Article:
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Saturday, July 05, 2008

Specialist or Generalist?

Unless they come from a field other than translation, translators usually start out as generalists, i.e., they're forced to accept assignments offered to them in any field of human endeavor, from nuclear physics to Sumo wrestling. Is that an ideal situation? No one, least of all a beginner, can be an expert in all possible subject matters, but lack of expertise will sooner or later come back to haunt the non-specialist translator in the form of misunderstood concepts and incorrect technical terms used.

On the other hand, many areas of science and technology overlap today, to the point that one cannot be an effective medical translator without being familiar with electronic instruments, and an article about the environment may require familiarity with chemistry, meteorology, geology, and physics.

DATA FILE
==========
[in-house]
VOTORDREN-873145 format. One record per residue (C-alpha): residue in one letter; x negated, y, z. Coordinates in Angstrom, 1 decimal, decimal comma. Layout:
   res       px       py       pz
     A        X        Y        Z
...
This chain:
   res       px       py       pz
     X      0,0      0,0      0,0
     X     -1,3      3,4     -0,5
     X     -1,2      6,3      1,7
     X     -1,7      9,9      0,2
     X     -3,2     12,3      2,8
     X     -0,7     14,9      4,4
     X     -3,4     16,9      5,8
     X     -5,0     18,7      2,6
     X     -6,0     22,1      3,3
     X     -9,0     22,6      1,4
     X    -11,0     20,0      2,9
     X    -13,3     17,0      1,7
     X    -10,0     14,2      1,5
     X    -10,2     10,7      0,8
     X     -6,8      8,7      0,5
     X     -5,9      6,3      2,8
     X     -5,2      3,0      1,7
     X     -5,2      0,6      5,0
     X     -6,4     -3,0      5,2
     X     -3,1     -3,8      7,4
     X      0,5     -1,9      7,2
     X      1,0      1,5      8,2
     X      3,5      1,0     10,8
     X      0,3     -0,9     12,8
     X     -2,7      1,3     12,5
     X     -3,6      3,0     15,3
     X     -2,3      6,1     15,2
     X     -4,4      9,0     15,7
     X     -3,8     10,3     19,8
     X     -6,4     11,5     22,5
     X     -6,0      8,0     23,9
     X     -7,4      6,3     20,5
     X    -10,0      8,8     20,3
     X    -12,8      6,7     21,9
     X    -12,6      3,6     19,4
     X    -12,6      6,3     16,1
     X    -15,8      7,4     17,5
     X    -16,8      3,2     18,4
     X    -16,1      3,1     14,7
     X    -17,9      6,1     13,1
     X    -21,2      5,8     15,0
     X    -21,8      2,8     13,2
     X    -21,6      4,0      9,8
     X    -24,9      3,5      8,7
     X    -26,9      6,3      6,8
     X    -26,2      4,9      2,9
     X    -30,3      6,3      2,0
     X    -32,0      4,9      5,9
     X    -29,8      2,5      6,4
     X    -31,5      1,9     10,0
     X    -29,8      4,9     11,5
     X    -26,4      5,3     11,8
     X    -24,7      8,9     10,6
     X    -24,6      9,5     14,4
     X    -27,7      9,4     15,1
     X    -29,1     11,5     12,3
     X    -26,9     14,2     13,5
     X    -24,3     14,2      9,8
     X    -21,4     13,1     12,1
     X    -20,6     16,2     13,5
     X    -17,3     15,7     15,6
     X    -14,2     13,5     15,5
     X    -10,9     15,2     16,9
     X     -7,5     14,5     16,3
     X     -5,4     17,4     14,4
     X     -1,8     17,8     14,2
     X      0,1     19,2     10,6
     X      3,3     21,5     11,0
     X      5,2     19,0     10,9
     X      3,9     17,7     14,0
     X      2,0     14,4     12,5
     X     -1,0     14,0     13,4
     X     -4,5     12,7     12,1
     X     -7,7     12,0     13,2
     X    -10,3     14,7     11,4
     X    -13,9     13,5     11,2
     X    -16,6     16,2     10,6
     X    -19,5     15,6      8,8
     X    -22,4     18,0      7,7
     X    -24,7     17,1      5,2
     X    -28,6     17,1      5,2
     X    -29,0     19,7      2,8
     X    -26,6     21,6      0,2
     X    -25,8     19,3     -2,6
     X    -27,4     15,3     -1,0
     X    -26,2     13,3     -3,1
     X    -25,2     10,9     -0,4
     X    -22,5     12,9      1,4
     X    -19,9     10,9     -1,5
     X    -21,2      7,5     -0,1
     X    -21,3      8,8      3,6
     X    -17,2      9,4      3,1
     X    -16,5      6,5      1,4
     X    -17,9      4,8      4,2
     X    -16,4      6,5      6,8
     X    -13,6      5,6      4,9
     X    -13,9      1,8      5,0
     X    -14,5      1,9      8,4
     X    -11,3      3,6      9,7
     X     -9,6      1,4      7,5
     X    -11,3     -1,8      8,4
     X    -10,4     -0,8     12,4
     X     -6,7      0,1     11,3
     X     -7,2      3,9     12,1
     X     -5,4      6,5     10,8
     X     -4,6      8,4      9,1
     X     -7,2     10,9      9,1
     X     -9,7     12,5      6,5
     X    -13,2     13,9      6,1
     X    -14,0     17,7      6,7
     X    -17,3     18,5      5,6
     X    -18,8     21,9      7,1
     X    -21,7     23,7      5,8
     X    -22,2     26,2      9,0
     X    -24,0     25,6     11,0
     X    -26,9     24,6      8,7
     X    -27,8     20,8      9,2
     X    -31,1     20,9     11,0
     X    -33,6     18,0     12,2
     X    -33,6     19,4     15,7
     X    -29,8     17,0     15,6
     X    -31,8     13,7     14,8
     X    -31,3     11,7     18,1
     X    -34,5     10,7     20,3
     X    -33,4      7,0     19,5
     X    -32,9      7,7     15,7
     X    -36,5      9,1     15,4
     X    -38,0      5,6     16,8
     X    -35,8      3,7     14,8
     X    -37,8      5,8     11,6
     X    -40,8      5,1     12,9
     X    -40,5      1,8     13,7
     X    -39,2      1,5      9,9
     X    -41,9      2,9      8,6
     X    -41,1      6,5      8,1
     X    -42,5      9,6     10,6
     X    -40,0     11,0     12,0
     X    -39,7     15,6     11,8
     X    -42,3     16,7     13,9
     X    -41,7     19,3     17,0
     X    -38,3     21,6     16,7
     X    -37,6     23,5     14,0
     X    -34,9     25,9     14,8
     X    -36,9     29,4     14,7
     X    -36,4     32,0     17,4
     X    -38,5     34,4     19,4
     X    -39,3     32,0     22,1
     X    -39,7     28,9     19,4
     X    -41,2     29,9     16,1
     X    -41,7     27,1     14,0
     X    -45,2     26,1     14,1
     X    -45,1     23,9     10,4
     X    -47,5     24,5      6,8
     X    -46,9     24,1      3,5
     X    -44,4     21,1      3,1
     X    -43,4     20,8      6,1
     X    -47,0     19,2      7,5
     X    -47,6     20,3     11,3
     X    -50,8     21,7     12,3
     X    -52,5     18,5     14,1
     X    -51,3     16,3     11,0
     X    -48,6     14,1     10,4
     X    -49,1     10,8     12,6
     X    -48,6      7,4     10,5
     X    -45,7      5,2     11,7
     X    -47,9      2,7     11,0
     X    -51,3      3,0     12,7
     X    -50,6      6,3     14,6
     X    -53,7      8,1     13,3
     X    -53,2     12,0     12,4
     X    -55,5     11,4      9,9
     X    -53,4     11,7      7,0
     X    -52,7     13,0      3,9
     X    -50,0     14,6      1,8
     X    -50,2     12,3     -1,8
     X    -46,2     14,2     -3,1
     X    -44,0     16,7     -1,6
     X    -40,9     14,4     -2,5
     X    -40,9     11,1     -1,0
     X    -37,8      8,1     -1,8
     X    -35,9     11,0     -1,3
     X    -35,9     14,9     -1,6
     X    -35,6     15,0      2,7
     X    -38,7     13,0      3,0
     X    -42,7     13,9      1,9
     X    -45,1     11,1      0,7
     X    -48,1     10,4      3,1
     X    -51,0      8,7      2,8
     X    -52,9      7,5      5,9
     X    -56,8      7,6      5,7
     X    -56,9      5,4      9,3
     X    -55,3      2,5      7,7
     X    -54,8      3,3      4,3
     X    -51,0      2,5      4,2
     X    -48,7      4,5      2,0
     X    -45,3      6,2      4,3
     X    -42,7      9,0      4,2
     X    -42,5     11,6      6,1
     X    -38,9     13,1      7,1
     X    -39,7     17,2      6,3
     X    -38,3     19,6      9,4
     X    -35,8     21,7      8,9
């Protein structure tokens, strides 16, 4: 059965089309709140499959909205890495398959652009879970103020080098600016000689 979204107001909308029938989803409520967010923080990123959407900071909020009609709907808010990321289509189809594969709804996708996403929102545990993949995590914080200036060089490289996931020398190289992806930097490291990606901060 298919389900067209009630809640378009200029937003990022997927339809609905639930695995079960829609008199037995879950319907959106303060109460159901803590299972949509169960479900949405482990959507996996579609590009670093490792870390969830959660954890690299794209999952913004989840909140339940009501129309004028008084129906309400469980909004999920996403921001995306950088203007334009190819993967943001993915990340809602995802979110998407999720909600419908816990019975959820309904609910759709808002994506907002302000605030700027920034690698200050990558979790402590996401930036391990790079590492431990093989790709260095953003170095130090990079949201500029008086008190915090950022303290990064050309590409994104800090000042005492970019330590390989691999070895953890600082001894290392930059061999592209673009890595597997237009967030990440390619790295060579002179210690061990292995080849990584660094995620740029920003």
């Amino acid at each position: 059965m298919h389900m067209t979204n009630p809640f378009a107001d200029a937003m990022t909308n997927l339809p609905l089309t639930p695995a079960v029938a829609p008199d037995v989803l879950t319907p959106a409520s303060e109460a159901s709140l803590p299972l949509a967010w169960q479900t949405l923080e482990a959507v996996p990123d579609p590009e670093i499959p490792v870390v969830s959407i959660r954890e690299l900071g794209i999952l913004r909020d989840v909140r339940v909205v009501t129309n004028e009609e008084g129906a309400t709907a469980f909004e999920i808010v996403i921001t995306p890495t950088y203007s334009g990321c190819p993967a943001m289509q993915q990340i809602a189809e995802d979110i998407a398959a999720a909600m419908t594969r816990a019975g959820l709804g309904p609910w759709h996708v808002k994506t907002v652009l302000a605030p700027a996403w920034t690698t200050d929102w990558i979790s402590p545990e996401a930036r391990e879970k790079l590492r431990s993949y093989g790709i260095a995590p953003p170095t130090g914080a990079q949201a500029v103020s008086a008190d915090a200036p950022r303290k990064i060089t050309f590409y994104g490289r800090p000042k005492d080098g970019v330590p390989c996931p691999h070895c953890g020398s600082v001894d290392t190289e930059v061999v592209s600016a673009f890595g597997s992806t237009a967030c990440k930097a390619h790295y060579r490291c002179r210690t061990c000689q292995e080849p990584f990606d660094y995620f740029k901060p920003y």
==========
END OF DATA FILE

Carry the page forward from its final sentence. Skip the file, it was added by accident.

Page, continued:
Therefore, while specialization is a must in certain areas, the translator must also have a broad general culture in related, and even unrelated fields, to provide excellent work with real-life texts.

According to an old saying, the specialist knows a lot about very few things and keeps learning more and more about fewer and fewer things, until ultimately he will know everything about nothing. On the other hand, the generalist knows a little about a lot of things and keeps learning less and less about more and more until ultimately he will know nothing about everything.

Which of these extremes describes you best? Do you think narrow specialization is an adequate substitute for broad general culture? If so, under what circumstances?